I serve as Senior Policy Aide to Dayton Mayor Jeffrey Mims, a role in which I am constantly interacting with residents, businesses, community organizations, advocacy groups and more. What I hear more than anything is “we have to invest in and retain young talent.” Without young talent, we cannot be prepared for the workforce and entrepreneurial demands of tomorrow, nor can we enrich the social and cultural fabric of our community.
As a young professional myself, I am often asked why I decided to stay in Dayton. My answer is simple: I believe in this community.
I was born and raised here. My parents met at the diner on the corner of St. Clair and E. Fourth. They worked blue collar jobs to take care of my older brothers and I, and successfully put the three of us through college. While attending the University of Dayton, I joined student organizations like Dayton Civic Scholars which provided regular opportunities to volunteer off-campus and engage with residents. What I found throughout those experiences was everyday people from all walks of life doing their part to better our community.
After graduating from the University of Dayton, many of my peers moved onto bigger, more dense cities. While I considered the possibilities, I couldn’t help but buy into the excitement and vision of those that decided to help build the community they wanted, right here. My belief in Dayton is a reflection of my belief in its people. Despite the challenges we face, I am consistently inspired by their resilience, creativity, collaborative spirit, and commitment to increasing equity within our community.
Growing the talent pool of young people in Dayton means asking young people what would keep them here, like we did during the Mayor’s inaugural youth summit in October of 2022. Their answers included things such as thriving neighborhoods, more creative outlets and providing more opportunities for young people to engage with the community. One particular student said “It’d be nice to know more about Dayton’s history and what city leaders are doing to fix things.”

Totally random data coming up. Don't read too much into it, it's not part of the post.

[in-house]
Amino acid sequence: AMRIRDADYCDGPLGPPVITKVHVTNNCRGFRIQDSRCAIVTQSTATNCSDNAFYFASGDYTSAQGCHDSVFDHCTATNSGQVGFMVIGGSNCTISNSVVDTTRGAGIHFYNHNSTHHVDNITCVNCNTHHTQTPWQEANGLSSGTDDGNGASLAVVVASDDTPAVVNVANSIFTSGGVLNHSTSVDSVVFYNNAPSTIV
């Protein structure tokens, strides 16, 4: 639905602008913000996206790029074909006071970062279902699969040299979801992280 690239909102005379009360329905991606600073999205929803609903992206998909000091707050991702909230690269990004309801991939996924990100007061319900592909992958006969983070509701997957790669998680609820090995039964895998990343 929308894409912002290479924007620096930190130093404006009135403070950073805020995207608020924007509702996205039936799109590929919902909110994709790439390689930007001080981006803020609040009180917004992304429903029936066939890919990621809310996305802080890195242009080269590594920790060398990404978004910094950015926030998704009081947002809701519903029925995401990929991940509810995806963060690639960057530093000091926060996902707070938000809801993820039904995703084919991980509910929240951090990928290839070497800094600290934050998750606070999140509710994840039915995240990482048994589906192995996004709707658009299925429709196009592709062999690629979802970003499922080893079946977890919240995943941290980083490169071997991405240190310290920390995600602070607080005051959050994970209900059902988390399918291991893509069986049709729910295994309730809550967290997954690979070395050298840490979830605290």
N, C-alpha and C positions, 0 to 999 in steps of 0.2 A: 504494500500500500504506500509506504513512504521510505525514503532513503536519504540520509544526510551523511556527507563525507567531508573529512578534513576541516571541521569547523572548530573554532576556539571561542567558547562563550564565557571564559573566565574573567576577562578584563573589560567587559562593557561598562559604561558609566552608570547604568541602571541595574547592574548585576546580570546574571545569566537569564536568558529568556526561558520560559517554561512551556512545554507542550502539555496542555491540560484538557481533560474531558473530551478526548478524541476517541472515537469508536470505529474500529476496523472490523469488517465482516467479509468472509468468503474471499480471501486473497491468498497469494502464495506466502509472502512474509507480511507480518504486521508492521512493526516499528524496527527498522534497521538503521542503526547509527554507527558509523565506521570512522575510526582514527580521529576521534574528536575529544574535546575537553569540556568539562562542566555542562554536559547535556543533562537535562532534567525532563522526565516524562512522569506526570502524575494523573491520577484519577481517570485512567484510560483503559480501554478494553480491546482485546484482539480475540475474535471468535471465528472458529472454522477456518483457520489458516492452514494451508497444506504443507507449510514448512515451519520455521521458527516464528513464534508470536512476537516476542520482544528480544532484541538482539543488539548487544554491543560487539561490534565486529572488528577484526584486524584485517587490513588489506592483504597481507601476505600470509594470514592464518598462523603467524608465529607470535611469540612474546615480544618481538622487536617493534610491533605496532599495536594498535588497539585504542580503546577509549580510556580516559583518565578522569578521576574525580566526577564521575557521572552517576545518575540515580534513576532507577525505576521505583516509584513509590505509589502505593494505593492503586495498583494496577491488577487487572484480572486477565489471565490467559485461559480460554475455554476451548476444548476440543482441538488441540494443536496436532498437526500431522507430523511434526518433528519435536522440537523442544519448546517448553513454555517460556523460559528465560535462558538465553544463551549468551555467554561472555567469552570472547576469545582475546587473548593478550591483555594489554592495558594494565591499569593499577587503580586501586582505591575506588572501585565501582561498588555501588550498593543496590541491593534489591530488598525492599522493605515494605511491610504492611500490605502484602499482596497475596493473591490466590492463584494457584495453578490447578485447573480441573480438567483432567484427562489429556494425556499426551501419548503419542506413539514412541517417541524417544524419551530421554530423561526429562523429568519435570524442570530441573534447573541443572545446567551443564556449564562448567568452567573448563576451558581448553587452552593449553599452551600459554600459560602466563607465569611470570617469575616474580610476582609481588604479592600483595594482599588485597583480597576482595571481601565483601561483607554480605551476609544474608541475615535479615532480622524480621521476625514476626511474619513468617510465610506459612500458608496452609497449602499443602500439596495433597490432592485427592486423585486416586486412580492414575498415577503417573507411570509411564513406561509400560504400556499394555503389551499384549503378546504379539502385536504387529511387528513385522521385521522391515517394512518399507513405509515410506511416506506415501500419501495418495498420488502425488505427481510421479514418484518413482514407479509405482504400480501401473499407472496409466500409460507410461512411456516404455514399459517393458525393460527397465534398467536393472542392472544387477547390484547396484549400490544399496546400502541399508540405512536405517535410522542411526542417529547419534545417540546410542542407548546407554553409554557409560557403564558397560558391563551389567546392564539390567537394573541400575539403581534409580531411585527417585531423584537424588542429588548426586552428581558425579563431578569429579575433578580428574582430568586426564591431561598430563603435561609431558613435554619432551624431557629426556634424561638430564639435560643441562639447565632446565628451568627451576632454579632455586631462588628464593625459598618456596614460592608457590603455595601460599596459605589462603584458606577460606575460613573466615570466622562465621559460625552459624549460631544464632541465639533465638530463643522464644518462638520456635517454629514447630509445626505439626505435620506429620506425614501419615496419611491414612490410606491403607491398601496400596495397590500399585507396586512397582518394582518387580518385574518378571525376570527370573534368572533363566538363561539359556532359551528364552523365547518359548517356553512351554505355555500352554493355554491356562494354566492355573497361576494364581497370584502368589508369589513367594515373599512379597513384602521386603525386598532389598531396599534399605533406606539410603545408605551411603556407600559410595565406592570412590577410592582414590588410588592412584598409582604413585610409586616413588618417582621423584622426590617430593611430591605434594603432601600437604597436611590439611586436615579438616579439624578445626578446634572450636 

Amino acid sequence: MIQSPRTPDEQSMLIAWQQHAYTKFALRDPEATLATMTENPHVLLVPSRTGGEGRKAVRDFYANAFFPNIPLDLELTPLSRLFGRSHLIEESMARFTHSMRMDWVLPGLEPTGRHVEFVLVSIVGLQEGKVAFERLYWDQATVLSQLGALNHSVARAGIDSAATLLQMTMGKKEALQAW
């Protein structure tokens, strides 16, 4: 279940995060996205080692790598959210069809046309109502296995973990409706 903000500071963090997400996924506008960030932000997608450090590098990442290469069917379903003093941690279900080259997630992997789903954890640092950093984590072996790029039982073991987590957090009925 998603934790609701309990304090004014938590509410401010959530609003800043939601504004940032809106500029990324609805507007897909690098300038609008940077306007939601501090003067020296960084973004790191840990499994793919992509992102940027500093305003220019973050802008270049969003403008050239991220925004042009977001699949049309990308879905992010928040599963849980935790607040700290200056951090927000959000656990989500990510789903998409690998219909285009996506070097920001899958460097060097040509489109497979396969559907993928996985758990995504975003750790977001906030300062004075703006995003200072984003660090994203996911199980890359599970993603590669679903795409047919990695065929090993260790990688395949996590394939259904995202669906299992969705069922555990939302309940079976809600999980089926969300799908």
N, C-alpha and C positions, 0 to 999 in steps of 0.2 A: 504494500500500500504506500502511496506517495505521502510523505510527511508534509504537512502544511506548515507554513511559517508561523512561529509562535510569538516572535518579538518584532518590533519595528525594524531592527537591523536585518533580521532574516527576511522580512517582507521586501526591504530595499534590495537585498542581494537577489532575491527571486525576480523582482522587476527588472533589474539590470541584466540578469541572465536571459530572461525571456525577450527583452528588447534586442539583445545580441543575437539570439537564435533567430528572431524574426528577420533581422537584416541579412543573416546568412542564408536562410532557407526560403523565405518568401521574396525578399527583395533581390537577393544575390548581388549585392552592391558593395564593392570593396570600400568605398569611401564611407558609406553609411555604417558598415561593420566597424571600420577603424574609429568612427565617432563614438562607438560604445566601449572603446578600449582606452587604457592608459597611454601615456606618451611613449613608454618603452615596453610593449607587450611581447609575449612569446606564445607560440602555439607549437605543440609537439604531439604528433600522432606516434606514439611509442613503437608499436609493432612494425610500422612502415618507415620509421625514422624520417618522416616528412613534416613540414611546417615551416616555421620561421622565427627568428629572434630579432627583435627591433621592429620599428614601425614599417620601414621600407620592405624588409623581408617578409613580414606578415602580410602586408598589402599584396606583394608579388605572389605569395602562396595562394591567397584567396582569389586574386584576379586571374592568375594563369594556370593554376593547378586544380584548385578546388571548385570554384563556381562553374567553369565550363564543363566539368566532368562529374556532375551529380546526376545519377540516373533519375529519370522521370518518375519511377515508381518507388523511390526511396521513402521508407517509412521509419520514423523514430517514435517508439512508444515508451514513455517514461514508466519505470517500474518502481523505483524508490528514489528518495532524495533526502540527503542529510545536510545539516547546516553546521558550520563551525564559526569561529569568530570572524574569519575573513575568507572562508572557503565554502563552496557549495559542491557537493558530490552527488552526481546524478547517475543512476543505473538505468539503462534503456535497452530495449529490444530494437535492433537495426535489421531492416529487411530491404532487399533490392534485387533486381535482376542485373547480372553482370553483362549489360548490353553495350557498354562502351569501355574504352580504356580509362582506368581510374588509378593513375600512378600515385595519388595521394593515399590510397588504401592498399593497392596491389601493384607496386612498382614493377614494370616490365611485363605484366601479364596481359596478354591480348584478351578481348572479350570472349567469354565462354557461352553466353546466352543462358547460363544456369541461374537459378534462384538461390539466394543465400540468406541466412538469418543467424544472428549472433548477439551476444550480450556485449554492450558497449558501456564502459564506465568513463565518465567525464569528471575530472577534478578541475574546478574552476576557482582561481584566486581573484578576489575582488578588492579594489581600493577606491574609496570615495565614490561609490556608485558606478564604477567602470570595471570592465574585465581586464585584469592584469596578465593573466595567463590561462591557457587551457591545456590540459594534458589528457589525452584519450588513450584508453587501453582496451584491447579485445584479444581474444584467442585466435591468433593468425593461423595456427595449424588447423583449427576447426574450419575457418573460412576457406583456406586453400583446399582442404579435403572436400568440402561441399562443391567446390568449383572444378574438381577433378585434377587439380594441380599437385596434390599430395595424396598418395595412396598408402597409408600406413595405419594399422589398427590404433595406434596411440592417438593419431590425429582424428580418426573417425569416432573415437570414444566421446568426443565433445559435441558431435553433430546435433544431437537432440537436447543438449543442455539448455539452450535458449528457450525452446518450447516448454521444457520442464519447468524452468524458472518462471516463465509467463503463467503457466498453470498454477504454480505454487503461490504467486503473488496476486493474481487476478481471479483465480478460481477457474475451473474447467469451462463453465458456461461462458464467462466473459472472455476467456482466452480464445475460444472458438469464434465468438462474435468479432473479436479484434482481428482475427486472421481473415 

Their voices have not gone unheard.
The City of Dayton is making significant investments to improve neighborhoods through the Dayton Recovery Plan: eliminating 1,100 blighted structures, reconstructing sidewalks and curbs, upgrading parks, planting tree-lawns and supporting neighborhood-based businesses. The Mayor’s office is also exploring opportunities to go beyond the annual youth summit and better connect young people to city hall and Dayton’s history.
Inspiring the next generation of talent to stay in Dayton can take many different forms. For instance, Learn to Earn Dayton is helping students assess career interest early and connecting them with job opportunities through youthworks. Additionally, Omega Community Development Corporation’s Hope Zone initiative will drive systemic change and help to alleviate poverty, which has proven to negatively affect child development. Growing Dayton’s talent pool has to involve connecting young people with local opportunities as well as removing the systemic barriers that prevent them from recognizing their own talents.
At its foundation, I think community means support, not just for one another, but support for a shared vision. Young professionals are in pursuit of a city that offers social and cultural fulfillment, upward career trajectory, modern infrastructure, affordability, and opportunities for innovation.
My message to my peers and the young people coming behind us is that we can help shape the future of our city. With our collective gifts, talents, and skills, we can contribute to the work of building the community we want to live in. If you are willing to stick around, you can indeed help shape the community you want to live in.
Darius Beckham is the Senior Policy Aide to Dayton Mayor Jeffrey Mims.
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